I have paid special attention to and received special enjoyment out of these menus as I have long thought that CP/M always needed some "prettying up." I have seen the beautiful graphics and art work done on other operating systems, and I have known my Qume 102A terminal and most Morrow terminals are capable of much more along the lines of attractive displays than they are usually given by application programs. Through Z-System's 'ECHO' command, which sends control codes and escape characters as well as text directly to the console, I simply send my terminal's codes for reverse video, blink, underline, dim, etc. This creates a friendly, personalized environment that adds a very nice touch and for me fills in something that I have long thought missing from most applications.

Almost of your old CP/M programs can run without modification on Z-System. The bugaboo that has scared some people away from ZCPR3/Z-System, the TPA that it does take from you for its own needs, seems to me to be greatly exaggerated. The programs I run daily -- NewWord, Wordstar 3.3, dBASE II, and MexPlus (which is much more memory-hungry than its public domain counterpart) along with the myraids of CP/M utilities I've used for years -- all operate without any problems whatsoever.

It is, of course, most enjoyable on a hard disk. There are over 100 utilities that run only on ZCPR3, and it's very nice to have access to them. On the other hand, I used ZCPR3 for 3 months before getting my Mini-Winnie, I know several people who do the same, and I know one of the country's top ZCPR3 programmers operates from a floppy machine. The lack of a hard disk shouldn't deter anyone. For those who are interested in the Mini-Winnie, MOR has negotiated a very reasonable price with Advanced Concepts for bulk purchases.

I would encourage anyone eager to enhance and modernize their computing to try Z-System on the Mini-Winnie hard disk. Z-System is a continuously evolving, ever-changing, organic entity, one that is has given me much pleasure. Its rewards are tremendous, and promise to be so for many years to come.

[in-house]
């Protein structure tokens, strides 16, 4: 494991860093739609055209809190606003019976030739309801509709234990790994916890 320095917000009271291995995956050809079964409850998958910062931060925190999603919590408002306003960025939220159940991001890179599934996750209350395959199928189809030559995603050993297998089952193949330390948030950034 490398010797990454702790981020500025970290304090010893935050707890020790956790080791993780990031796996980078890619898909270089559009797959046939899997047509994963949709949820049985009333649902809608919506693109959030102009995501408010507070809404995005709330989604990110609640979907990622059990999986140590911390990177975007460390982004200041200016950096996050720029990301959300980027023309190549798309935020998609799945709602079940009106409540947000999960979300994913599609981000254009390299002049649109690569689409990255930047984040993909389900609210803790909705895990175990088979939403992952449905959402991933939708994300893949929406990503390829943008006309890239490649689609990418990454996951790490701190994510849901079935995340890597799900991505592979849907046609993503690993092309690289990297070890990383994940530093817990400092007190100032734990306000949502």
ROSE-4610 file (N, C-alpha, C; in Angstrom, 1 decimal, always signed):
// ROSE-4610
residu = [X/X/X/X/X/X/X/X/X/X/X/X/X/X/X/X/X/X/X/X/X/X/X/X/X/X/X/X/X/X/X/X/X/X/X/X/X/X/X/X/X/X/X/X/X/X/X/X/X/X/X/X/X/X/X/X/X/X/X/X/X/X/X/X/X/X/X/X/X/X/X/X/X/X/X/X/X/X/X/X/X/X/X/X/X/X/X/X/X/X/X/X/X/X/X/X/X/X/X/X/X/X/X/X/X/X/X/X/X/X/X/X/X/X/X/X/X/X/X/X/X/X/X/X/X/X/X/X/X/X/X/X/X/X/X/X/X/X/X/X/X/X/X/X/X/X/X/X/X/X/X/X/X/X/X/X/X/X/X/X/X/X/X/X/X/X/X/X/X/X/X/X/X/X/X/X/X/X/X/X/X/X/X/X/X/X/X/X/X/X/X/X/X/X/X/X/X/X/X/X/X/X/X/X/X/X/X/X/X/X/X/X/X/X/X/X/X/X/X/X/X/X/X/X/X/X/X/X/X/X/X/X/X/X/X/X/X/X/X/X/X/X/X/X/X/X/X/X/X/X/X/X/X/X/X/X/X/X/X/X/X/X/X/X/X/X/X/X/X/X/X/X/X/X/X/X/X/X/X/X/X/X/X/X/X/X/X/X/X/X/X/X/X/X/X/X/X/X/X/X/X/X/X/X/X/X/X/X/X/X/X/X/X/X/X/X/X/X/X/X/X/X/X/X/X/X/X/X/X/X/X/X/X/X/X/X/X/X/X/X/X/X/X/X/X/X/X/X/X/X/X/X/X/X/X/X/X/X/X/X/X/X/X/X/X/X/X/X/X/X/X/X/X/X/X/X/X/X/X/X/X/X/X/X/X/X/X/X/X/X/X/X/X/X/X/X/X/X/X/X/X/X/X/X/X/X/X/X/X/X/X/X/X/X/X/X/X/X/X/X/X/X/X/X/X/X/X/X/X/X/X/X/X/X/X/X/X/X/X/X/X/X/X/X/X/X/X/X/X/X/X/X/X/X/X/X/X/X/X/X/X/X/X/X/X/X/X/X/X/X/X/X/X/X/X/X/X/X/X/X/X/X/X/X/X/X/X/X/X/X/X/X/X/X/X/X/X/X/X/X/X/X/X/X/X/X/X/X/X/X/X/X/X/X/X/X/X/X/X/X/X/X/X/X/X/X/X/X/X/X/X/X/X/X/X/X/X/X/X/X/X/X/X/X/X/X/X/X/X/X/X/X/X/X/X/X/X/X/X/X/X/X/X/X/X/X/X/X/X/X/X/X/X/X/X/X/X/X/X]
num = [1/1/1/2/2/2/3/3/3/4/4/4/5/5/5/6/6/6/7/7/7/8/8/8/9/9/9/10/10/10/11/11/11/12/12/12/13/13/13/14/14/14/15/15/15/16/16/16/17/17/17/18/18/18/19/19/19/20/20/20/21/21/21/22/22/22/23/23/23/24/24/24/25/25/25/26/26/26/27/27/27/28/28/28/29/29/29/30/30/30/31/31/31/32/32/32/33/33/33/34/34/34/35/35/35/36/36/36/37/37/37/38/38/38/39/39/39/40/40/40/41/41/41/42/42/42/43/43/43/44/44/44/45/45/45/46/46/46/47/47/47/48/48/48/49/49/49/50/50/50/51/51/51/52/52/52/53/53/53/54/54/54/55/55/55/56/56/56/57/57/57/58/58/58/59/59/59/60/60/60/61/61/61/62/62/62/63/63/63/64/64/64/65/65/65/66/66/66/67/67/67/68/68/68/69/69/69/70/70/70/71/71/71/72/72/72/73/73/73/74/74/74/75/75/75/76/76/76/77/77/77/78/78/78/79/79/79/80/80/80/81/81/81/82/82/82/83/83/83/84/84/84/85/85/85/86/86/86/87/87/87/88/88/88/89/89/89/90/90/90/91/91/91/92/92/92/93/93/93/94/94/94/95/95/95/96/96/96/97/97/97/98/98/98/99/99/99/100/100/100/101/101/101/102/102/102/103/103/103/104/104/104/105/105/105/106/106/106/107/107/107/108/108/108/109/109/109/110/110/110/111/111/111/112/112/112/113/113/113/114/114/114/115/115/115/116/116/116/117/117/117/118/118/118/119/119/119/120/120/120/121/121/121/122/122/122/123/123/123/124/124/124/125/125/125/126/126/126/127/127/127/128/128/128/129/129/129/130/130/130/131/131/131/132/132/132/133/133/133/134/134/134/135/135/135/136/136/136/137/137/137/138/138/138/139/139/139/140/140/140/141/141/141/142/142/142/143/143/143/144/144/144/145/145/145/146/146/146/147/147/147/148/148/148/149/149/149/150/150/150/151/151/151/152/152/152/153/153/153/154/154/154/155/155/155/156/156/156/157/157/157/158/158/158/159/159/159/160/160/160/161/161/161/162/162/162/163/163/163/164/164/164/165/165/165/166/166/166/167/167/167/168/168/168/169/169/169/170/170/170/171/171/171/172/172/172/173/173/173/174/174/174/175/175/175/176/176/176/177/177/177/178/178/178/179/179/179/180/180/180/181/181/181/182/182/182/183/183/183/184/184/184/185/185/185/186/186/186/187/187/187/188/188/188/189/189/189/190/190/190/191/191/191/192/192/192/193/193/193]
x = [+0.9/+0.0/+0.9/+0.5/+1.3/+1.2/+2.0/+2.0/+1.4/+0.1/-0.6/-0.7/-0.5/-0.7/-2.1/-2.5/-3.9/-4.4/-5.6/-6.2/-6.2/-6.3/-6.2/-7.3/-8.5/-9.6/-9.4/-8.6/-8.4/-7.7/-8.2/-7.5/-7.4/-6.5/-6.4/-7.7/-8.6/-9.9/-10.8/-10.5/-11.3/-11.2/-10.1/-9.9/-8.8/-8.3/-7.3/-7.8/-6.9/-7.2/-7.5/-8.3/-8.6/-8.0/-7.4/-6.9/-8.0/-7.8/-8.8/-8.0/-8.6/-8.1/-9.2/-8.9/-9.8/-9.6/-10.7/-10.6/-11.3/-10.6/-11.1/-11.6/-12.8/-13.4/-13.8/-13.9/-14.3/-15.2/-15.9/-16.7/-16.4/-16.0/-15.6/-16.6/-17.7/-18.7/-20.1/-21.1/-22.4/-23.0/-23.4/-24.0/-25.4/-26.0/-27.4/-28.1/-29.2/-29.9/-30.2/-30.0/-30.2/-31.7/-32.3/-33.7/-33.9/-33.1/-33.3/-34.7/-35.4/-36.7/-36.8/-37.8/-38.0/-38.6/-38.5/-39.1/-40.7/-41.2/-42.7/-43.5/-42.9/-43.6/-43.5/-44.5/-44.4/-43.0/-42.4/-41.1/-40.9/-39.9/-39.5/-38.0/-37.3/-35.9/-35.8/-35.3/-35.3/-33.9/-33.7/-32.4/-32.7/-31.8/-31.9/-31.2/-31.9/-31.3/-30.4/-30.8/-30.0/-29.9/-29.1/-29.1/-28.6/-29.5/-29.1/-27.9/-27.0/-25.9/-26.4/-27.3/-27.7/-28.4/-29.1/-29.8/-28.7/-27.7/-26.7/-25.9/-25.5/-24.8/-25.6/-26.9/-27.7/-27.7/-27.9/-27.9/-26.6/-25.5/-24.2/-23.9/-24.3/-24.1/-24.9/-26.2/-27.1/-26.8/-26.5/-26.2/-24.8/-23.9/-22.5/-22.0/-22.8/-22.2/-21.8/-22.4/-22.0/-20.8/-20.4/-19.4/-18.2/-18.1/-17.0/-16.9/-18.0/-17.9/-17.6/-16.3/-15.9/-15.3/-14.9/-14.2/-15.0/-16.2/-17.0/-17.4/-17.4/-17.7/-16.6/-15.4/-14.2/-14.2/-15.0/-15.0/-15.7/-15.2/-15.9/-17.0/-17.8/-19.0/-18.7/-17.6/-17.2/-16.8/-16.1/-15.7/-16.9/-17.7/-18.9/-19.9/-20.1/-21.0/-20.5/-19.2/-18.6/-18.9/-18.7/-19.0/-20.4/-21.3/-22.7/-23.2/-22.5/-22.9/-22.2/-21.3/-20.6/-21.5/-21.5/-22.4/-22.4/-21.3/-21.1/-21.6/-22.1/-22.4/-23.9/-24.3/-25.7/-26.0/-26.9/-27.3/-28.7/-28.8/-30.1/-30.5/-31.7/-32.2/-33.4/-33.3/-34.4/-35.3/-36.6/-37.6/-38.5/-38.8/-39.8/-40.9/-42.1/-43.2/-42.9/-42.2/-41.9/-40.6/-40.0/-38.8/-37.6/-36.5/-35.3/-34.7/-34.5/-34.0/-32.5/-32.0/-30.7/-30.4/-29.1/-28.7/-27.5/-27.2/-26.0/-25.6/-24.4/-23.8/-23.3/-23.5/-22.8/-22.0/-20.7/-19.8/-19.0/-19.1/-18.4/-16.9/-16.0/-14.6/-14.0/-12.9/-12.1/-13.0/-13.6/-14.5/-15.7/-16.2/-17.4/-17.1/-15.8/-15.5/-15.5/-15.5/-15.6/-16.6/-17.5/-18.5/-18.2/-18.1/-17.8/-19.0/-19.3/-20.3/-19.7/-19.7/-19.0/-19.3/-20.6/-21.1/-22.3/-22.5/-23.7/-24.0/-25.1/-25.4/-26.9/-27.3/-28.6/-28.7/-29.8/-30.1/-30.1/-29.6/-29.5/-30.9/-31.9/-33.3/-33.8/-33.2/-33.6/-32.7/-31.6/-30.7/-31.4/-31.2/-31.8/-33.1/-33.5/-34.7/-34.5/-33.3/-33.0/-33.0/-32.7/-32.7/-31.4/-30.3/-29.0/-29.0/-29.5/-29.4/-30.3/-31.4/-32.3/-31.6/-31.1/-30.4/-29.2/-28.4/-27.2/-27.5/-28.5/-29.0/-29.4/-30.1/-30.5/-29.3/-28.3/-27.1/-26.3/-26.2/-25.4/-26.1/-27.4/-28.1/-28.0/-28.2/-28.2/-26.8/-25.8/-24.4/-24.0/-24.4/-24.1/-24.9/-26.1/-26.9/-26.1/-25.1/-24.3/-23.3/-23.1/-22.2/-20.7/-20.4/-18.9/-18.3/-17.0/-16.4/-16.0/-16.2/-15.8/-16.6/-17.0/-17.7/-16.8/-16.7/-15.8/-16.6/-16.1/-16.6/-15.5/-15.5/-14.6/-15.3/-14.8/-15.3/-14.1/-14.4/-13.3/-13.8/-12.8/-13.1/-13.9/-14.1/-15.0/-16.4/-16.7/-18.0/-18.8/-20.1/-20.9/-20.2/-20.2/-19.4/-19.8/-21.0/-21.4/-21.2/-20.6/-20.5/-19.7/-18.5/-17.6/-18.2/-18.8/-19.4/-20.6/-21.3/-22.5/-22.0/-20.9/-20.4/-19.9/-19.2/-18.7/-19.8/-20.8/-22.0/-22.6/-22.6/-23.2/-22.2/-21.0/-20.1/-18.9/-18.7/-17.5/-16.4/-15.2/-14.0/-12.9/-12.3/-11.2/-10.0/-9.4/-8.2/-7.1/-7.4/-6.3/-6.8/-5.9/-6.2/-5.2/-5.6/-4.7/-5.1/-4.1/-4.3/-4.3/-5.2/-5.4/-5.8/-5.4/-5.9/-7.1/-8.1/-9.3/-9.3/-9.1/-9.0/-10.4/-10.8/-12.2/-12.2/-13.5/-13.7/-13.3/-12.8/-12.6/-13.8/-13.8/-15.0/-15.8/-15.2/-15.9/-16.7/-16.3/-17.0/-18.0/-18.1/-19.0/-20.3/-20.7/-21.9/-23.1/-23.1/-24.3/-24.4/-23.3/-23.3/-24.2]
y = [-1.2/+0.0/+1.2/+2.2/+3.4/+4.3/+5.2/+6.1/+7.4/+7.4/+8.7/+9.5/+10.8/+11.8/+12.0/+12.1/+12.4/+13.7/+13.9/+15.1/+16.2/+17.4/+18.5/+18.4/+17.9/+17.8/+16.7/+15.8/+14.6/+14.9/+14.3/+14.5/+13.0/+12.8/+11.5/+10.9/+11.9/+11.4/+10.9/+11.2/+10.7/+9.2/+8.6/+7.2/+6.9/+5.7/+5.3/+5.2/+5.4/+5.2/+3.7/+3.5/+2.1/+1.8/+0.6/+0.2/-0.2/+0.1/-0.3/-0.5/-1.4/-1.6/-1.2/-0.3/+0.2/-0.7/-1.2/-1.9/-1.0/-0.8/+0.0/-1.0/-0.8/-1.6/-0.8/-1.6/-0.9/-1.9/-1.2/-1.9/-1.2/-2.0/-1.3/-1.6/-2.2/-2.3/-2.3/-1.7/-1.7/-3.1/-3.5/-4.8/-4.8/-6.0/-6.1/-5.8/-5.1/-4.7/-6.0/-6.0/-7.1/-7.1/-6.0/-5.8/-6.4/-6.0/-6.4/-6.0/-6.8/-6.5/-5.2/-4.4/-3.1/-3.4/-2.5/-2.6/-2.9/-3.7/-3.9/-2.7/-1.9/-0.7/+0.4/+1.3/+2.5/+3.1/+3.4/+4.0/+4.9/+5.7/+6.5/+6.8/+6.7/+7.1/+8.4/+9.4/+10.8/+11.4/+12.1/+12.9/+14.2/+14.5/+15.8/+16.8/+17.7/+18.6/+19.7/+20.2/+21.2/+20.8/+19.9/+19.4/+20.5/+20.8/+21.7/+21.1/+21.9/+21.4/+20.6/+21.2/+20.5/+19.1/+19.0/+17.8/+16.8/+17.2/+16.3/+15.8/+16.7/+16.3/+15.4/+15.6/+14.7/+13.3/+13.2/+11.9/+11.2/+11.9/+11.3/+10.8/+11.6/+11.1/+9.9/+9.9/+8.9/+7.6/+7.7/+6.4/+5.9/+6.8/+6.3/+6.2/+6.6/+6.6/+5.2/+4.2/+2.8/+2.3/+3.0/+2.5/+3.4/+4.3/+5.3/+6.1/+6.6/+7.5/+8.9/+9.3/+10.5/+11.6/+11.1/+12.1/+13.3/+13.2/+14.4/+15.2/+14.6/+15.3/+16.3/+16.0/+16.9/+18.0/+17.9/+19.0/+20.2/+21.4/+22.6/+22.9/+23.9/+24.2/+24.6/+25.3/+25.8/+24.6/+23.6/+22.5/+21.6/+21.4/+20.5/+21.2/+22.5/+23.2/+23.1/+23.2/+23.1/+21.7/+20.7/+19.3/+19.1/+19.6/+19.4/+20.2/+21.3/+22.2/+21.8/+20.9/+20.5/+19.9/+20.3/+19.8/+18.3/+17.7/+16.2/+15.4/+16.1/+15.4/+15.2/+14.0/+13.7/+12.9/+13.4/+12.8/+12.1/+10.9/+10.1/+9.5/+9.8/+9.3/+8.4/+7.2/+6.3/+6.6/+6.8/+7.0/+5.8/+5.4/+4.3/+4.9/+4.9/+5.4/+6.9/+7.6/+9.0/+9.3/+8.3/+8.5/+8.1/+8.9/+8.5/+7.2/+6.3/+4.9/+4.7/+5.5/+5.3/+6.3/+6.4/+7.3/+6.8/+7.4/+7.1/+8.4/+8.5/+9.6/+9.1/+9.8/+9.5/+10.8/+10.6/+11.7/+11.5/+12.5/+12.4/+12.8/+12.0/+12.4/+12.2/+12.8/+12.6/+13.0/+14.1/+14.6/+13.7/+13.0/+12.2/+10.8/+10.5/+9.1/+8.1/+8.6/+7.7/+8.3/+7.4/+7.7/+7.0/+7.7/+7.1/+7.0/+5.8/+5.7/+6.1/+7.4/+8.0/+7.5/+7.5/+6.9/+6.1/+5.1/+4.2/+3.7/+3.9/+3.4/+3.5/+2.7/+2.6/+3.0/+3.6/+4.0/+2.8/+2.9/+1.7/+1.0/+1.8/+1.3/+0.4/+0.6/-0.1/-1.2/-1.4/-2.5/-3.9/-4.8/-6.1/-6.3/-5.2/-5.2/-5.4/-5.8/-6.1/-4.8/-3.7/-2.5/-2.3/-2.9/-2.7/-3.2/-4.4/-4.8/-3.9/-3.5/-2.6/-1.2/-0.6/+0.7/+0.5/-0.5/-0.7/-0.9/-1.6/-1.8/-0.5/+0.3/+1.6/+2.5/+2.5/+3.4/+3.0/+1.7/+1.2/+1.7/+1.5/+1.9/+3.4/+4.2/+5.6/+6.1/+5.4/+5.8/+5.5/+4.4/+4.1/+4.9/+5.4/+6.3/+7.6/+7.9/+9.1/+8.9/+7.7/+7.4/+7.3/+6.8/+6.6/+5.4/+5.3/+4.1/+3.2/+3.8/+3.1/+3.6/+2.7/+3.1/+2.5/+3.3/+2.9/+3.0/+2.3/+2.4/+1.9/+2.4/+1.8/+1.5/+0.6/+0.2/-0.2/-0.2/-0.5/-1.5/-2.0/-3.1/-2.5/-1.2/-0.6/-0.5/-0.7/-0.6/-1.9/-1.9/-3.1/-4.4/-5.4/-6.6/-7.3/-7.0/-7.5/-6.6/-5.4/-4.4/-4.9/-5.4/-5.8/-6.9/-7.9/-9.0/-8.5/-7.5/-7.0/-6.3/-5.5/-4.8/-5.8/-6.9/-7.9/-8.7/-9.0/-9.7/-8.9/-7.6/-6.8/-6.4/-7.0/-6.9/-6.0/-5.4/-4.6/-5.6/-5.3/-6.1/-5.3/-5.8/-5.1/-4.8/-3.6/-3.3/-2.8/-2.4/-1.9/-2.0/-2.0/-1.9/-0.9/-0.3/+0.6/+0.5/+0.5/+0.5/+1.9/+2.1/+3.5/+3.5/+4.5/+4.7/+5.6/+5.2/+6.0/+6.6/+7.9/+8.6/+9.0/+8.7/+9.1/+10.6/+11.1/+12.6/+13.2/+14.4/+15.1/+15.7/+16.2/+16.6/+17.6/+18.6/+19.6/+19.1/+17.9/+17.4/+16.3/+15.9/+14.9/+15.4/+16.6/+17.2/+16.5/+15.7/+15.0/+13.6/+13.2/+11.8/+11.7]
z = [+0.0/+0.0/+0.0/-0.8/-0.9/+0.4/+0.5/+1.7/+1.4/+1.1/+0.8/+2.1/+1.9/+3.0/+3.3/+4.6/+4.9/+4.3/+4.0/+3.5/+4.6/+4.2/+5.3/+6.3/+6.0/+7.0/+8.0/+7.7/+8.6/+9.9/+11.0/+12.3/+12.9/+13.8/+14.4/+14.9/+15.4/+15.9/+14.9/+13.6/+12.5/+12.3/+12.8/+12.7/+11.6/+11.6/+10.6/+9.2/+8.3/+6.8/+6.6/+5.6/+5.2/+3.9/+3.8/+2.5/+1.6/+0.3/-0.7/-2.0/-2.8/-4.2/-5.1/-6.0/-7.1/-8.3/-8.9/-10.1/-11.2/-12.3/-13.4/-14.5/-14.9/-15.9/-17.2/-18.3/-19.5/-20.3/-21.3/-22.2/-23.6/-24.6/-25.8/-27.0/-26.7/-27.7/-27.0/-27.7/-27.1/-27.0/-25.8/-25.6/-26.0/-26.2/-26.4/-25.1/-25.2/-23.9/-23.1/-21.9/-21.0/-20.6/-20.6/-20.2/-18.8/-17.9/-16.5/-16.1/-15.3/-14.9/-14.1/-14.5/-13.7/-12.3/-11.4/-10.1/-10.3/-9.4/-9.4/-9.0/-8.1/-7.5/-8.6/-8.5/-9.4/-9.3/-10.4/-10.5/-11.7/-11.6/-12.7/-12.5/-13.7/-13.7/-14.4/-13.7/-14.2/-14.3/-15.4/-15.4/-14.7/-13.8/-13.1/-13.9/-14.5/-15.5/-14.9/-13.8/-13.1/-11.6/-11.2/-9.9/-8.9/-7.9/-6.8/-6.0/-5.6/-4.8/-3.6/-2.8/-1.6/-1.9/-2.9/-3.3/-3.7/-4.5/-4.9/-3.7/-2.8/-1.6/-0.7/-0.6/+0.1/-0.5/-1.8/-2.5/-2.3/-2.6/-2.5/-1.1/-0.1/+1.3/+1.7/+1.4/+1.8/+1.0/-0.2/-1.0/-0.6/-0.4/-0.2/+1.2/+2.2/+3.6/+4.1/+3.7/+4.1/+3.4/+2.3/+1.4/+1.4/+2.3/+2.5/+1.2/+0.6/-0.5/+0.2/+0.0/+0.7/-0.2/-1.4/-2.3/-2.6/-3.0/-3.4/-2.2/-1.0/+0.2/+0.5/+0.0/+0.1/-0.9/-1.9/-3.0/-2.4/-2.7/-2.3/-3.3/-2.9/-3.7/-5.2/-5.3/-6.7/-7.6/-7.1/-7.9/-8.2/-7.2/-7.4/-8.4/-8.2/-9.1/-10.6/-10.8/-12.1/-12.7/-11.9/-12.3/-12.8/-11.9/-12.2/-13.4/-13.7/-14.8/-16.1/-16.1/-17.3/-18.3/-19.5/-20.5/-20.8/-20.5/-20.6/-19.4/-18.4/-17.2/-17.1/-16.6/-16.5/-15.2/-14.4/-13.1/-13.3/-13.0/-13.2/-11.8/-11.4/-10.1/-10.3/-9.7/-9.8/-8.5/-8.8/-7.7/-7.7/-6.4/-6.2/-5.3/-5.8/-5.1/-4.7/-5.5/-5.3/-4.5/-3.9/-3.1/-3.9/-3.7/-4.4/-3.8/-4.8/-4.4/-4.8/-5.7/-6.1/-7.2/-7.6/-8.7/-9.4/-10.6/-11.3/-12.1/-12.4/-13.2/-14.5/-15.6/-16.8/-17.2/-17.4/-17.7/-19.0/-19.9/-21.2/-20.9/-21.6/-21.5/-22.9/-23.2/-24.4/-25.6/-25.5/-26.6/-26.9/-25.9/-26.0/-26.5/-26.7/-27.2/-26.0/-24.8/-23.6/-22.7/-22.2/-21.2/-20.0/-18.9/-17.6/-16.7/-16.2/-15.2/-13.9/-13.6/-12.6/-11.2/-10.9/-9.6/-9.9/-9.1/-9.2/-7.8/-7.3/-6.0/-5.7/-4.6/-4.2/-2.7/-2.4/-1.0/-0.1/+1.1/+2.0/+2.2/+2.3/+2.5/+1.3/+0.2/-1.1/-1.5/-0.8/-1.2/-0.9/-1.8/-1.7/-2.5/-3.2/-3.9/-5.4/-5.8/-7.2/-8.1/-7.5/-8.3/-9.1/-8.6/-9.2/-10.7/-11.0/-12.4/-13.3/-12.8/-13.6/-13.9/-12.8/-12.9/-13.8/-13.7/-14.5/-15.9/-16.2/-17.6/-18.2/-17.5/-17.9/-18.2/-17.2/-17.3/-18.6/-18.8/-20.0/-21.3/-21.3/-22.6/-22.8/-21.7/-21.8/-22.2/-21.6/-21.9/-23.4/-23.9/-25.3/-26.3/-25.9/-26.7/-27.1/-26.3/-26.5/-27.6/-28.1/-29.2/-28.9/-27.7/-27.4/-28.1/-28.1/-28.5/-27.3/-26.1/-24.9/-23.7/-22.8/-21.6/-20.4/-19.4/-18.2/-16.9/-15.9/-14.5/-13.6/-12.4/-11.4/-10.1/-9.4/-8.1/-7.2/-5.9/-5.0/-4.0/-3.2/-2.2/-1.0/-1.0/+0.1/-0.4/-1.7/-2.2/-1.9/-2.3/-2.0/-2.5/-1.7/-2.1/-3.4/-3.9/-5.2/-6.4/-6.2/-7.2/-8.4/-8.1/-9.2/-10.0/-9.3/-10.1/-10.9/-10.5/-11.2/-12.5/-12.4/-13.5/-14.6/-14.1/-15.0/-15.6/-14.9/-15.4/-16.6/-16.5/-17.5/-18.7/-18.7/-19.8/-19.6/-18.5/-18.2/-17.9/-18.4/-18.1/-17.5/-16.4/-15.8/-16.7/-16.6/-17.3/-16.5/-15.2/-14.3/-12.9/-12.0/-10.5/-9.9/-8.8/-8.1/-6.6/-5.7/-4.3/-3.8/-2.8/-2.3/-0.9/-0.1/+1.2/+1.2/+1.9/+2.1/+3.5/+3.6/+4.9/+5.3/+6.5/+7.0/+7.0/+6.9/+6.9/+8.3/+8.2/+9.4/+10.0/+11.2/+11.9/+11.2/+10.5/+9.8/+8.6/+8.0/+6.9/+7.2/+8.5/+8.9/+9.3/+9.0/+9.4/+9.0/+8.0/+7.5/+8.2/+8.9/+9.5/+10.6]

CFOG's PIP, October 1988, Volume 7 No. 5, Whole No. 67, page 81

CP/M Library Update

The disks in the CP/M library have been renumbered. Don't worry, the labels will still reflect the old numbers, too. An updated (and corrected) MAST.CAT sbould be available at the next meeting. A few disks are missing from the Sunday meeting set: if you inadvertently took one home, please return it.

Older disks are listed at the CAT-A.DOC and CAT-B.DOC that Glen Ostgaard created when he was disk librarian. We need someone (1) to update the CAT-A and CAT-B docs by adding the new disk numbers and (2) to make a similar set of documents for the newer disks. It's not terribly difficult, though time consuming. SD will make a disk file listing the files on each disk (including the members of LBR files). A quick search and replace of the separator between files with a <cr> puts the list into the desired format. All that's needed is to write a few words about what each program does. This is an educational opportunity for someone who would like to put a little back into CFOG: you'll have custody of a complete set of the library, and you will learn more about the files than most members will ever know. Volunteers, contact Rand Gerald at a meeting or leave a message on our 24 hour answering machine (726-3569).